Giant Dust Storm On Mars Threatening To End NASA's Opportunity Rover

Jun 13, 2018
Originally published on June 14, 2018 11:06 am
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A giant dust storm on Mars is threatening to end the mission of a NASA rover. The rover called Opportunity depends on solar panels to charge its batteries. Right now, the storm has practically blotted out the sun. NPR's Joe Palca has more.

JOE PALCA, BYLINE: On May 30, NASA's Mars Reconnaissance Orbiter spotted a dust storm - a storm that was heading toward Opportunity's location near the equator. Over the next few days, the storm intensified. And by last Sunday, the power from Opportunity's solar panels had dropped to a trickle.

JOHN CALLAS: I made the decision to declare a spacecraft emergency because there wasn't enough energy for the rover to sustain activities.

PALCA: That's Opportunity project manager John Callas of NASA's Jet Propulsion Laboratory. Callas says the spacecraft has basically gone to sleep.

CALLAS: These are just historic low energy levels for the vehicle.

PALCA: Opportunity has been hard at work on Mars since January 2004. It's found signs that water once flowed on the now parched planet. Opportunity was designed to operate for at least 90 days on Mars. Fourteen and a half years later, it was still going strong.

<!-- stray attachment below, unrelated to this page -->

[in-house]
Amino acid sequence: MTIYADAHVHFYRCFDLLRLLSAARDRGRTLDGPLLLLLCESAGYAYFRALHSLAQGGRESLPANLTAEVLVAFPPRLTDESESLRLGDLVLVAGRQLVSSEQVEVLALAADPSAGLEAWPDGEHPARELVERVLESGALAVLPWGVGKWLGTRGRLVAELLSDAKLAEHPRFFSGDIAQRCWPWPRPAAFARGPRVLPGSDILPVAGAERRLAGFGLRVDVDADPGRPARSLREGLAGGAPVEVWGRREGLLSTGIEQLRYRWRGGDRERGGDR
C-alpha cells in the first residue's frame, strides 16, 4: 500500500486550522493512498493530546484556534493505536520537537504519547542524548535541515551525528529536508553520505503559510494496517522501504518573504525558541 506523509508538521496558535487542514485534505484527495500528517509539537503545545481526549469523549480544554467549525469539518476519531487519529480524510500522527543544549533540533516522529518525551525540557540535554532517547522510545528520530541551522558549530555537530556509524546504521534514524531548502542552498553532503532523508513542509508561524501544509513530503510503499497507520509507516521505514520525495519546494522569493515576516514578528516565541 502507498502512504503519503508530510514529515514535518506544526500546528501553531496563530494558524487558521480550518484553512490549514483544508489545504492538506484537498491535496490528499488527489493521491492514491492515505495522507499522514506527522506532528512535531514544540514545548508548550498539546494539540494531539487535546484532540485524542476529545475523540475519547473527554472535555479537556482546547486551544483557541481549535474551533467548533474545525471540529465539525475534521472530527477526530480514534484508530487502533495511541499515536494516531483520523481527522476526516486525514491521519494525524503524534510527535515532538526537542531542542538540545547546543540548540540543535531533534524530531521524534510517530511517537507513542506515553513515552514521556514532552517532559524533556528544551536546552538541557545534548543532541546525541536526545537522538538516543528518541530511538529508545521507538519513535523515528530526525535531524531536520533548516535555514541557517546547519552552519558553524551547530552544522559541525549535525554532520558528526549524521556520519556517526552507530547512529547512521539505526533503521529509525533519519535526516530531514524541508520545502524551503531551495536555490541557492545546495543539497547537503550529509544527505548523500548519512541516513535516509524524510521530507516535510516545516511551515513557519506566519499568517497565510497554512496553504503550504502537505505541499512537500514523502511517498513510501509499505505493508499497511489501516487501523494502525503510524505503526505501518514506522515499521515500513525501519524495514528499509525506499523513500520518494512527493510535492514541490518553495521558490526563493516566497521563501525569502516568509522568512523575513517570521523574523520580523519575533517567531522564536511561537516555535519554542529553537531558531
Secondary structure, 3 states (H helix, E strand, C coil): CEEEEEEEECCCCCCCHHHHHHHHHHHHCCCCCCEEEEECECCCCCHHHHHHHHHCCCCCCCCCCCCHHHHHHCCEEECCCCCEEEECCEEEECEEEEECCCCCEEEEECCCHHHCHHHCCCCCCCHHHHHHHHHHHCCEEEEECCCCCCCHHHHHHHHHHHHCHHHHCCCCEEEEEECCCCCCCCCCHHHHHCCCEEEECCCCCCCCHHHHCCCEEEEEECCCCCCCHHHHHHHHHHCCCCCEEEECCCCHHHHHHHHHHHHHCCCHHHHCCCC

CALLAS: Prior to this storm, the vehicle was in, actually, remarkably good health.

PALCA: The main danger to the rover at this point is the cold temperatures on Mars. It goes as low as 36 degrees below zero. Opportunity's twin rover called Spirit stopped working in 2010 because of the cold.

CALLAS: The big difference between now and what Spirit went through back in March in 2010 is Spirit was going through winter. So the temperatures were a lot colder, and there was a lot less sunlight.

PALCA: Now it's late spring on Mars, so the temperatures will actually be warming. And as it turns out, as bad as the dust is for the solar panels, it's good in a different way. Rich Zurek is chief scientist for the Mars program office at JPL.

RICH ZUREK: When you have such a thick dust haze, the nighttime temperatures are actually warmer. And that's helping out Opportunity.

PALCA: If Opportunity does survive the cold temperatures, project manager John Callas says the solar panels should be able to recharge the batteries when the dust clears.

CALLAS: Even though these batteries are 15 years old, they still have about 85 percent of their capacity. They are really the finest batteries in the solar system.

PALCA: (Laughter).

CALLAS: I mean, I only wish my cellphone battery had half of that.

PALCA: Still, until the batteries do recharge, everybody on the rover team will be nervous.

CALLAS: This team has a very strong bond with the rover. And, you know, the analogy I would use right now - it's like you have a loved one in a coma in the hospital. You know, the doctors are telling you that, OK, you just got to give it time, and she'll wake up. But, you know, if it's your 97-year-old grandmother, you're going to be very concerned. And so we are

PALCA: We should know more in a few days. Joe Palca, NPR News.

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